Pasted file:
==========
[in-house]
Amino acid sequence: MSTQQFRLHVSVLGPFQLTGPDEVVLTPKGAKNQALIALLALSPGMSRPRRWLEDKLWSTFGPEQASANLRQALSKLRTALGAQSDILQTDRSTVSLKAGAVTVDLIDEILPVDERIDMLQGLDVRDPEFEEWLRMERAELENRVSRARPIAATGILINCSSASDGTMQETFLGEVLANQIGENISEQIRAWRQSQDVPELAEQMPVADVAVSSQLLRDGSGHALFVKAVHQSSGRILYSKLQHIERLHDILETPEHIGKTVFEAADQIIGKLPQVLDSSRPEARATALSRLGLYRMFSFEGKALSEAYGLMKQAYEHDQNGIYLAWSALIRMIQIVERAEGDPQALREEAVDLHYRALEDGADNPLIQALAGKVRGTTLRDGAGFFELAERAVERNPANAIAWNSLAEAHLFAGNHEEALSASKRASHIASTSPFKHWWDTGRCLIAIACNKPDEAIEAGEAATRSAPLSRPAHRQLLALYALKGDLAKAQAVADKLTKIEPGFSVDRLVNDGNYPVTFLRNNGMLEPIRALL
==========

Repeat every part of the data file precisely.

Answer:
[in-house]
Amino acid sequence: MSTQQFRLHVSVLGPFQLTGPDEVVLTPKGAKNQALIALLALSPGMSRPRRWLEDKLWSTFGPEQASANLRQALSKLRTALGAQSDILQTDRSTVSLKAGAVTVDLIDEILPVDERIDMLQGLDVRDPEFEEWLRMERAELENRVSRARPIAATGILINCSSASDGTMQETFLGEVLANQIGENISEQIRAWRQSQDVPELAEQMPVADVAVSSQLLRDGSGHALFVKAVHQSSGRILYSKLQHIERLHDILETPEHIGKTVFEAADQIIGKLPQVLDSSRPEARATALSRLGLYRMFSFEGKALSEAYGLMKQAYEHDQNGIYLAWSALIRMIQIVERAEGDPQALREEAVDLHYRALEDGADNPLIQALAGKVRGTTLRDGAGFFELAERAVERNPANAIAWNSLAEAHLFAGNHEEALSASKRASHIASTSPFKHWWDTGRCLIAIACNKPDEAIEAGEAATRSAPLSRPAHRQLLALYALKGDLAKAQAVADKLTKIEPGFSVDRLVNDGNYPVTFLRNNGMLEPIRALL